Same question goes for Clinton supporters, of course.
Speaking for myself: my opinion is the same as it was a few weeks ago. Voting machines are certainly vulnerable. Attacking voting machines is not a reliable vector for influencing an election, and in cases where I’ve seen voting irregularities occur, they’ve likelier been caused by malfunctioning equipment than deliberate sabotage. And an election can’t be influenced in this way unless it’s already close.
I will have to see evidence before I believe that voting machines were compromised (or failed in some other way, eg due to malfunction or human error). It is possible; it is unproven. No matter your political persuasion, you shouldn’t believe something just because it feels right to you; you should wait for evidence.
I’m with Mike here: I’m unconvinced that the election results were tampered with, but our voting machines are terrible either way, and need to be replaced. I’m increasingly of the opinion that good old-fashioned pen and paper is the only way to go.
Over on the funny side, in first place we have another response to State Senator Ericksen — this time from Anonmylous wondering who such an anti-protest law would hit the hardest:
This will be great news for a whole slew of businesses and peoples throughout the US! Its awesome to see Republicans finally opening up and protecting those they traditionally have tried to oppress! It’ll be wonderful to see police able to arrest people protesting outside of abortion clinics at last! I can’t wait to see those sad members of Westborough finally arrested for protesting at films and other public venues that support homosexuals and godless heathens like Kevin Smith! Oh and finally, FINALLY, no more protesters outside of Planned Parenthood locations.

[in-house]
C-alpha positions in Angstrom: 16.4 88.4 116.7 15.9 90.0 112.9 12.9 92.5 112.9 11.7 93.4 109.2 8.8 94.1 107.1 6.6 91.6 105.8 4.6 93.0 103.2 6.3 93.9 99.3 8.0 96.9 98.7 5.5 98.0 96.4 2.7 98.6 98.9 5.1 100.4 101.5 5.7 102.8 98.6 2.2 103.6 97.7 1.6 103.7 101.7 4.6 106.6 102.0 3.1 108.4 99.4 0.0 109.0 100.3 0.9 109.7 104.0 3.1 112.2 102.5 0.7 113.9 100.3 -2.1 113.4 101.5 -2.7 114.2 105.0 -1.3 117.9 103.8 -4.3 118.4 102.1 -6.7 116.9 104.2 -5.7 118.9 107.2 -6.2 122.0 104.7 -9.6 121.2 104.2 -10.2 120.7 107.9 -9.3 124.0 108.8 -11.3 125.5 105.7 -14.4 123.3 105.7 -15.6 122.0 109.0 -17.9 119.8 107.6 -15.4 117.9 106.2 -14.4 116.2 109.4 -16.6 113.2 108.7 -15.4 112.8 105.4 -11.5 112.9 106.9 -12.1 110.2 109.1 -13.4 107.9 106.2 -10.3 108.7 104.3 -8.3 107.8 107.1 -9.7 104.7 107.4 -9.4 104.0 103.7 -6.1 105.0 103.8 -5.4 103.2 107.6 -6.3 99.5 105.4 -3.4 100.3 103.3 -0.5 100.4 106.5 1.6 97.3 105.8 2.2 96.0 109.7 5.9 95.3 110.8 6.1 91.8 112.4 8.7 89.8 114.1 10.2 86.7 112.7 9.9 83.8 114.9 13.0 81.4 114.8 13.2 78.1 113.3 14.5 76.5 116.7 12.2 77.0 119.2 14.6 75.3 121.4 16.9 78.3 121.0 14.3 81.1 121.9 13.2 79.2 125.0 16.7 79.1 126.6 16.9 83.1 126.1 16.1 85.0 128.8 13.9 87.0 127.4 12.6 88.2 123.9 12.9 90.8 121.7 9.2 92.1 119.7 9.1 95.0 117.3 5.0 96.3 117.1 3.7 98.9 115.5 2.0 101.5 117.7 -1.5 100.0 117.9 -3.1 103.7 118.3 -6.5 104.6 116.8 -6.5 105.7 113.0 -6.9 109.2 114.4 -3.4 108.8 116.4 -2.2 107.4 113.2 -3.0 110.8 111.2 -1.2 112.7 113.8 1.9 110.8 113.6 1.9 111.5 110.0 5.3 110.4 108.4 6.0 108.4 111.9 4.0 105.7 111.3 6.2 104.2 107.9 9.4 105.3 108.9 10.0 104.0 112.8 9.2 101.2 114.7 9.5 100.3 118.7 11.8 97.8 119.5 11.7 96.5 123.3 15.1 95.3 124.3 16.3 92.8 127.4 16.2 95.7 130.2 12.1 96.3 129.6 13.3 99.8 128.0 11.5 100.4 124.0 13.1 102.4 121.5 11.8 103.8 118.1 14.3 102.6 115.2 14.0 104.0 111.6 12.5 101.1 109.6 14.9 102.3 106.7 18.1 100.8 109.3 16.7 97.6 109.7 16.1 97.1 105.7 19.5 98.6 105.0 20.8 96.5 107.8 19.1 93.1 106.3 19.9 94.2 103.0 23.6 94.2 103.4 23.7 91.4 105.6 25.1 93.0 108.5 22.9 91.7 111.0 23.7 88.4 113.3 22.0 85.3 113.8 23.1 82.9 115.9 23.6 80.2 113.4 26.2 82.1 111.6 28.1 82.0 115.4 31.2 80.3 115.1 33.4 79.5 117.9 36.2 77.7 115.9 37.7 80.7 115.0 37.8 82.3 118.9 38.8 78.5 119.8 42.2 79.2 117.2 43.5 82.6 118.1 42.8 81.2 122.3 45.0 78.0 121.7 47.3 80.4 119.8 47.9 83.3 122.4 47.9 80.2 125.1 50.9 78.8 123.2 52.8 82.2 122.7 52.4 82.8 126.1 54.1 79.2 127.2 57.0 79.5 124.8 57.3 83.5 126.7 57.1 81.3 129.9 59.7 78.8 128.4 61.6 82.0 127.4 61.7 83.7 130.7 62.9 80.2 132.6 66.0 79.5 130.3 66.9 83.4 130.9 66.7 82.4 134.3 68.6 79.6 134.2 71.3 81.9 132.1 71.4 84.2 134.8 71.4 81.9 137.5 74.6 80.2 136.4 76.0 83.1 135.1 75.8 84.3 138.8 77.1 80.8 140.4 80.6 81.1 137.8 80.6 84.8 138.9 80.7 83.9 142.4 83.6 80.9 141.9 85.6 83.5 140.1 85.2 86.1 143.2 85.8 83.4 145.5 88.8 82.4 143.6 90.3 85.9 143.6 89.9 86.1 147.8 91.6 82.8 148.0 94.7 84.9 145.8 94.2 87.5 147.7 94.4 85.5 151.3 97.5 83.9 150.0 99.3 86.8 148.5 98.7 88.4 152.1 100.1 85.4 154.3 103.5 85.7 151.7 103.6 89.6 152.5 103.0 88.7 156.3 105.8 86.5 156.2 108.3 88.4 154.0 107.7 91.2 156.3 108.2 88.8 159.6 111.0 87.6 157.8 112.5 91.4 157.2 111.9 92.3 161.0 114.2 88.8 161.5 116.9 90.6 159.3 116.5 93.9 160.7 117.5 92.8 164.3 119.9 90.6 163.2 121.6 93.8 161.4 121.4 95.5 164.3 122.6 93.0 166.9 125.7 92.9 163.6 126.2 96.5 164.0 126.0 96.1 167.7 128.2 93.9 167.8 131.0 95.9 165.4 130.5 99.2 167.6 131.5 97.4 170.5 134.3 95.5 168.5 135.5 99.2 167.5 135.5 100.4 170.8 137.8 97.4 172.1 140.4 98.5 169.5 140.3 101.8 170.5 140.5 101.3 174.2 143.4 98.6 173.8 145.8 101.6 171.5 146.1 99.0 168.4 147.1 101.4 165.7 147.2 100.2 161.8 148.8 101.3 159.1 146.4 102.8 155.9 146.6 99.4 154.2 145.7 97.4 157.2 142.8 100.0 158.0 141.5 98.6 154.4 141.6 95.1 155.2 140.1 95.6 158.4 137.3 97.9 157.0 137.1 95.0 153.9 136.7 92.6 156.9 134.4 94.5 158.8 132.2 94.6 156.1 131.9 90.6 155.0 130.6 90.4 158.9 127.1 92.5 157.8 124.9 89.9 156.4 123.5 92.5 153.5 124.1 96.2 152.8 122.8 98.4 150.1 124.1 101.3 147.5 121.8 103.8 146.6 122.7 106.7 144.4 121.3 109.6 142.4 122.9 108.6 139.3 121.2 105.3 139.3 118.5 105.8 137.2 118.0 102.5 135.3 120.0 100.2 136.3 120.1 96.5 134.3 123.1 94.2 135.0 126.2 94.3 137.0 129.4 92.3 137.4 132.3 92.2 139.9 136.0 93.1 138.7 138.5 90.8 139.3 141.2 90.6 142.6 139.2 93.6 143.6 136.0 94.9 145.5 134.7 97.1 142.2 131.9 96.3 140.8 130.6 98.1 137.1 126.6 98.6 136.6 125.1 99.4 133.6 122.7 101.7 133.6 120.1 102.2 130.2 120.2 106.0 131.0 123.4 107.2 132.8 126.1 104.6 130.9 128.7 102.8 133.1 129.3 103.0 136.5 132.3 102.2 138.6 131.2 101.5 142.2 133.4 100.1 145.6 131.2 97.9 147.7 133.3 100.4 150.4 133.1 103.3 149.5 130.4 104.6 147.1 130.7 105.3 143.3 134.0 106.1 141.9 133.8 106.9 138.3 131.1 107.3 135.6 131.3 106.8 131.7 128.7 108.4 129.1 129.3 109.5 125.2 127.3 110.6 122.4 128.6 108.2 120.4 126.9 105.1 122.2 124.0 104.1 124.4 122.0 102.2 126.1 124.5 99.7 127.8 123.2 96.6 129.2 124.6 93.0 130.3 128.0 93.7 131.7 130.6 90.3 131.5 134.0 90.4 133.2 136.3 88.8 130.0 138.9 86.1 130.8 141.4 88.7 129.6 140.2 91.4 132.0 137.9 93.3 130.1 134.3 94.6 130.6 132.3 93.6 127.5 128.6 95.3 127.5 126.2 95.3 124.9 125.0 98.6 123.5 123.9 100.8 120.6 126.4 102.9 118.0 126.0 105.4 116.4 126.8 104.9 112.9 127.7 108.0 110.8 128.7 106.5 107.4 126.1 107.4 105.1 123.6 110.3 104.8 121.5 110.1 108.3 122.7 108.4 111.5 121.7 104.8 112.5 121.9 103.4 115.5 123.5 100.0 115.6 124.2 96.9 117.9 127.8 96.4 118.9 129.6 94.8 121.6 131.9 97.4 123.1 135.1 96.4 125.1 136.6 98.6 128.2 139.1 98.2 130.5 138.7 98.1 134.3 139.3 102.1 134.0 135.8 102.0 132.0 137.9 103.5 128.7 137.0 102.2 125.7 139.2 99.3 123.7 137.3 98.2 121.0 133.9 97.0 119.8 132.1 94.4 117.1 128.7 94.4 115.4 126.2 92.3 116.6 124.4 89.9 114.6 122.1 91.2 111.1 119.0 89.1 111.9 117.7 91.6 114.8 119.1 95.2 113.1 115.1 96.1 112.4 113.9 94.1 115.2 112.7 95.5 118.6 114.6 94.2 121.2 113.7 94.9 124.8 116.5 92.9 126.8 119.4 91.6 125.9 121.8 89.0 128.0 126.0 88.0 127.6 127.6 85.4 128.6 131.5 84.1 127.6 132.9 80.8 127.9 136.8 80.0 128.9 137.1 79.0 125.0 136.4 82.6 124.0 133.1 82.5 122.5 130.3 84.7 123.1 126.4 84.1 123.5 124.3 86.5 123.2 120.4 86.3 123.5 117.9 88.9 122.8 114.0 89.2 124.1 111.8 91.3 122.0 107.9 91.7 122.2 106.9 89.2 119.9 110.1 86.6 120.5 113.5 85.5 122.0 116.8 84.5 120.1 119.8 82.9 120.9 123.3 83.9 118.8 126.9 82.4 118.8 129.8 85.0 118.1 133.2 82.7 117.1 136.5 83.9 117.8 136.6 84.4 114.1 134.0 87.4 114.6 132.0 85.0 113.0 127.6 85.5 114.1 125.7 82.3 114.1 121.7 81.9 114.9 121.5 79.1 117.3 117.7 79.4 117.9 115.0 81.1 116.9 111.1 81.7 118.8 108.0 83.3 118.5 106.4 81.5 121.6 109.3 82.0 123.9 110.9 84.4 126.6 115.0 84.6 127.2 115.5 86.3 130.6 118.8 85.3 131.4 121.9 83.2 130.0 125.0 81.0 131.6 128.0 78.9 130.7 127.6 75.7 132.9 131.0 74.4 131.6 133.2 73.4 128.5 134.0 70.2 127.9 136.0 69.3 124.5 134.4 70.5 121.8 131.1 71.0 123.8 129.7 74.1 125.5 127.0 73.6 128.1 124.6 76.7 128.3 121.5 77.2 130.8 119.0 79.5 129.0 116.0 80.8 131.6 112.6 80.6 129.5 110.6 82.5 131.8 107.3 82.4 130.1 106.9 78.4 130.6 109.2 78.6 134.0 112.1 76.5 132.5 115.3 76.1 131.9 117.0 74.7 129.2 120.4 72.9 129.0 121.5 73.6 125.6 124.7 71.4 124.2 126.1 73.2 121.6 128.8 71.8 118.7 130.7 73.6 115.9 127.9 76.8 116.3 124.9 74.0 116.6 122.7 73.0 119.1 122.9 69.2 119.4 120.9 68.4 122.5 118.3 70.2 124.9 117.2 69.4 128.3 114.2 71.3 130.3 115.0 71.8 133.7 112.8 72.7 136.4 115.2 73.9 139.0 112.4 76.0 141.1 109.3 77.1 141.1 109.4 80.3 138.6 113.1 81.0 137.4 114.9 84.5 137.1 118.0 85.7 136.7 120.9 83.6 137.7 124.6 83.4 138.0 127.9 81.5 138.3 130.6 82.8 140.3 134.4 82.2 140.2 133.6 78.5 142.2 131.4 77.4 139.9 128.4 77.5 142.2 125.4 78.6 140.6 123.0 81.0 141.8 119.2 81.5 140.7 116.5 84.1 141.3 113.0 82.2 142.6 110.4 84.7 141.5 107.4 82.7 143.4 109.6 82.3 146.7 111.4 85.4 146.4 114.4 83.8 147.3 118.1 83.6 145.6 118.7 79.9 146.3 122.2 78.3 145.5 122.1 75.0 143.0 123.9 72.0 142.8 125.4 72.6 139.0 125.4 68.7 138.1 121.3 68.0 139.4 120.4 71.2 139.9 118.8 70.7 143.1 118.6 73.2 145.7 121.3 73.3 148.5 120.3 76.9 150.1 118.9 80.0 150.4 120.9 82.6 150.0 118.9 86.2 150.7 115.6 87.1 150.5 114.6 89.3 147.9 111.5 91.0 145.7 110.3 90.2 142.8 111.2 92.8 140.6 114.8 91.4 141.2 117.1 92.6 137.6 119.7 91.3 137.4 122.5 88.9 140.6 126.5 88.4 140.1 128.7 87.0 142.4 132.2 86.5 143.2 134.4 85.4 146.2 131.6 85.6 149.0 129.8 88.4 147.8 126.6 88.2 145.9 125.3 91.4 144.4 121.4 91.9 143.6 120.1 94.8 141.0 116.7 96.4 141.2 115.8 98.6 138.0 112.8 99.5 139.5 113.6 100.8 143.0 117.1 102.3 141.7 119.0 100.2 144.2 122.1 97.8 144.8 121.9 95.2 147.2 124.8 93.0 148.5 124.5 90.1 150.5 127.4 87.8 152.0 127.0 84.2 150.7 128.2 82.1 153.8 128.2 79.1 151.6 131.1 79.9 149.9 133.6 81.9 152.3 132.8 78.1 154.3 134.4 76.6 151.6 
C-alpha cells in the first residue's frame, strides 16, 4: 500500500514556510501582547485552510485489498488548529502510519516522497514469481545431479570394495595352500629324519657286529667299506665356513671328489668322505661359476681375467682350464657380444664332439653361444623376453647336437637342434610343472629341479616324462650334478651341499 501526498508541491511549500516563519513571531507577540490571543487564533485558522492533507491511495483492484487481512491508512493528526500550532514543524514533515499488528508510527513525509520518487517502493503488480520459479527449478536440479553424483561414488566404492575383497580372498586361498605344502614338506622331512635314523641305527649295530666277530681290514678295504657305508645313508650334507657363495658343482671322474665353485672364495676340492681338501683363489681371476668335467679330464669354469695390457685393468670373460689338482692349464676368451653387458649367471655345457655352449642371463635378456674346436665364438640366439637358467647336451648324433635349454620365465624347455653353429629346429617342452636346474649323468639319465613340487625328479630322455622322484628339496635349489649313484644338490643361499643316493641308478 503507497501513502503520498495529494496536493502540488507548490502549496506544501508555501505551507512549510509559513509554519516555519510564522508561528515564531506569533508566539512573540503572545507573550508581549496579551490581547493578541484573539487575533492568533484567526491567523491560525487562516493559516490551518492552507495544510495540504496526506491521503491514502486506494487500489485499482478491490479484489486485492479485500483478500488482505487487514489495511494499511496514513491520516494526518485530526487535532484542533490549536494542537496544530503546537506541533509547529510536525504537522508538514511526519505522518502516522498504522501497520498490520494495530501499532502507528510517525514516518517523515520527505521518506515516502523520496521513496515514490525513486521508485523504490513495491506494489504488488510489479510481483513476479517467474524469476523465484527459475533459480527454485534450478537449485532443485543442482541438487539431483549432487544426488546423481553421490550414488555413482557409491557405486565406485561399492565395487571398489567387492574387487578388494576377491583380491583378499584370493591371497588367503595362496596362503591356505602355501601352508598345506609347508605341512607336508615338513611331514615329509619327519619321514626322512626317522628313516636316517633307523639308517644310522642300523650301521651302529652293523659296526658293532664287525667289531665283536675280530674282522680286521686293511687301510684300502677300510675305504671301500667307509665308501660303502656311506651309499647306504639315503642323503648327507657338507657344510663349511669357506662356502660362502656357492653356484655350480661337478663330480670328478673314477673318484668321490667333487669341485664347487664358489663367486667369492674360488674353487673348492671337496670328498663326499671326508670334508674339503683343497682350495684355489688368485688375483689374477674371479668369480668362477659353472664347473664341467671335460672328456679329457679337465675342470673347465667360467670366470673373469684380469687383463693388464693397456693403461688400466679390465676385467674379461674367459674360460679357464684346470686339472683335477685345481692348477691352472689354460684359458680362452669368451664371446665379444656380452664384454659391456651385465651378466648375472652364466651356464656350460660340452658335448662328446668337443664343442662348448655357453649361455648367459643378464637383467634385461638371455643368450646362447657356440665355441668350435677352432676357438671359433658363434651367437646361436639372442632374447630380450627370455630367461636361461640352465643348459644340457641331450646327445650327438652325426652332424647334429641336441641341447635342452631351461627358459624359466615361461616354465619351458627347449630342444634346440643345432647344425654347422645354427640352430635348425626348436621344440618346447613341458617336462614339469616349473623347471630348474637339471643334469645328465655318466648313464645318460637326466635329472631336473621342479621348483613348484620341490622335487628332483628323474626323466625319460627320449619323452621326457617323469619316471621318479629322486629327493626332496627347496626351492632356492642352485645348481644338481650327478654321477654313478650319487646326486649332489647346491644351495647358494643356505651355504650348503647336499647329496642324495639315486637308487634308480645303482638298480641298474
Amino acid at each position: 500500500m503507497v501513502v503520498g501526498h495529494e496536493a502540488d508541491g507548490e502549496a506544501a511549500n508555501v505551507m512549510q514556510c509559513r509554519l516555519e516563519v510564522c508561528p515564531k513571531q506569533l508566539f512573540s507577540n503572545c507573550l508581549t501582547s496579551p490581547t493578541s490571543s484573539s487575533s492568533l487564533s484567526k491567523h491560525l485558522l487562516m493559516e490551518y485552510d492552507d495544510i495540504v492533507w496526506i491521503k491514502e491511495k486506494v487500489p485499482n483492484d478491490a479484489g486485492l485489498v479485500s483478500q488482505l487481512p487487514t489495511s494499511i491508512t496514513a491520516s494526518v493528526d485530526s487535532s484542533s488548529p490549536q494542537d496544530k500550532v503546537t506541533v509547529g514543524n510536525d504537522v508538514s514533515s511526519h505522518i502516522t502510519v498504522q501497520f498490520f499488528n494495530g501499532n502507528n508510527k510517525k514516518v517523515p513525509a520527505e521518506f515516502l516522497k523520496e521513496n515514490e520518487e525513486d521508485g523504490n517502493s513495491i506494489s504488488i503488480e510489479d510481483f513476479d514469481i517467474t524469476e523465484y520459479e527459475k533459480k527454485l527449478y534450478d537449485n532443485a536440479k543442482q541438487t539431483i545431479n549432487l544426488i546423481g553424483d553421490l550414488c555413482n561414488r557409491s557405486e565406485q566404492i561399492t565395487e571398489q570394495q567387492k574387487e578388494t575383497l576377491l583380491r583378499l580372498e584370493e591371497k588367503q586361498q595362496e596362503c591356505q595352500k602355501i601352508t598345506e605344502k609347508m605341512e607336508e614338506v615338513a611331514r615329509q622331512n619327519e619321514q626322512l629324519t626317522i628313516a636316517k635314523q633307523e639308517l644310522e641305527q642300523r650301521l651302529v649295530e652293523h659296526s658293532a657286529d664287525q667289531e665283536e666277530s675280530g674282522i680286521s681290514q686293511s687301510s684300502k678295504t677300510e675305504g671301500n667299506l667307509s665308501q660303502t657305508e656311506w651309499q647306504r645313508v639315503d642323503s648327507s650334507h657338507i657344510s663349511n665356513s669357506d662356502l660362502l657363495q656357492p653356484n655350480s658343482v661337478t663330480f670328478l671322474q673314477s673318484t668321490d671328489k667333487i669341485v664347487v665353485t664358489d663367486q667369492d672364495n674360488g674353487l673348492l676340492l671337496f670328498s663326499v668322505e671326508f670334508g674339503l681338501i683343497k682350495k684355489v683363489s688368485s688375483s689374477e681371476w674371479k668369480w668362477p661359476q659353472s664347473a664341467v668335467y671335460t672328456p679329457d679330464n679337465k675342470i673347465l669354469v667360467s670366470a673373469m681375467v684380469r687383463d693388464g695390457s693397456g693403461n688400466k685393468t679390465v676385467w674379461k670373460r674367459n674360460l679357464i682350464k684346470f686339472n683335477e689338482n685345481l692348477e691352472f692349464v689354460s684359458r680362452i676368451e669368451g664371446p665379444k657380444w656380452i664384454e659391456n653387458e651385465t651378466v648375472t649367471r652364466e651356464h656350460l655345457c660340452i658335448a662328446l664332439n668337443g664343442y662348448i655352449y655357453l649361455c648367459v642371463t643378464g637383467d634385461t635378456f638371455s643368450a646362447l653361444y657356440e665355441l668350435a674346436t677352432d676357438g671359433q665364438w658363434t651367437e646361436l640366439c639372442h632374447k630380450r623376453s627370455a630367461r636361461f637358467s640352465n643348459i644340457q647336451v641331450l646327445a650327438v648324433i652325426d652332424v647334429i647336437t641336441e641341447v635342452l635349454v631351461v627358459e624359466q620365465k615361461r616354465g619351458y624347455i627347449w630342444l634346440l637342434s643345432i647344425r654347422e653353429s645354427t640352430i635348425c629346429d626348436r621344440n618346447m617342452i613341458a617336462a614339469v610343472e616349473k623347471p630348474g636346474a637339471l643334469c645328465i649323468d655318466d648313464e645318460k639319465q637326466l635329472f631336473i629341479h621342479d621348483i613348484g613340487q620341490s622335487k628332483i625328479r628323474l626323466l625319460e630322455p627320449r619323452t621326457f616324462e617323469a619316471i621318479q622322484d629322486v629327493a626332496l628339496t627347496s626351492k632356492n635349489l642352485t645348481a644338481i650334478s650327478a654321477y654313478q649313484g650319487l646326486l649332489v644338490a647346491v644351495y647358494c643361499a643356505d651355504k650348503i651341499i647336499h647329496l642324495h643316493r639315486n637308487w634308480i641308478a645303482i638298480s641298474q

Maybe this whole Trump presidency really is signalling the turning of a new leaf for the Republican party!
In second place, we’ve got a response to the woman who is suing Google over a mean blog post about her, with Chris ODonnell trying to find the right words:
If only there was a phrase to describe the folly of hiring an incompetent lawyer to draw attention to words on the Internet that you want removed.
For editor’s choice on the funny side, we start out on one of our few posts about the crazy ongoing Theranos scandal, where Coyne Tibbets served up some satire so dry and on-point that not everyone was even sure it was satire:
Theranos is a shining example of the free market dream: enormously profitable. Too bad it’s being ruined by regulation and a bunch of libel-mongers.
And finally, we head back once more to the comments from the State Senator, where an anonymous commenter pitched a new slogan for him:
Make America Shut Its Cakehole Again!
That’s all for this week, folks!
Comments on “Funniest/Most Insightful Comments Of The Week At Techdirt”
But Trump Is Always Being Quoted “Out Of Context”, Don’t You Know ...
… where “context” seems to mean “I’ll say anything to get a headline”.
“I’m with Mike here: I’m unconvinced that the election results were tampered with, but our voting machines are terrible either way, and need to be replaced. I’m increasingly of the opinion that good old-fashioned pen and paper is the only way to go.”
I think that a stone tablet and a stylus would be more adequate, considering the technological level of the politicians.
Quiet; you’ll give them ideas.
I’m a fan of the pen and paper ballots here in Canada.
But we generally vote on one thing at a time. From what I’ve heard form election officials in the US, – where citizens are often voting on multiple issues at once – counting pen and paper ballots can become a nightmare.
Re: Re: Re:
I have no objections to optical scanning (fill in the bubble/line, then a machine reads the answer), so long as the ballot is human-readable in case of a recount.
I get that optical scanning machines can be temperamental, but, obviously, so can electronic voting machines.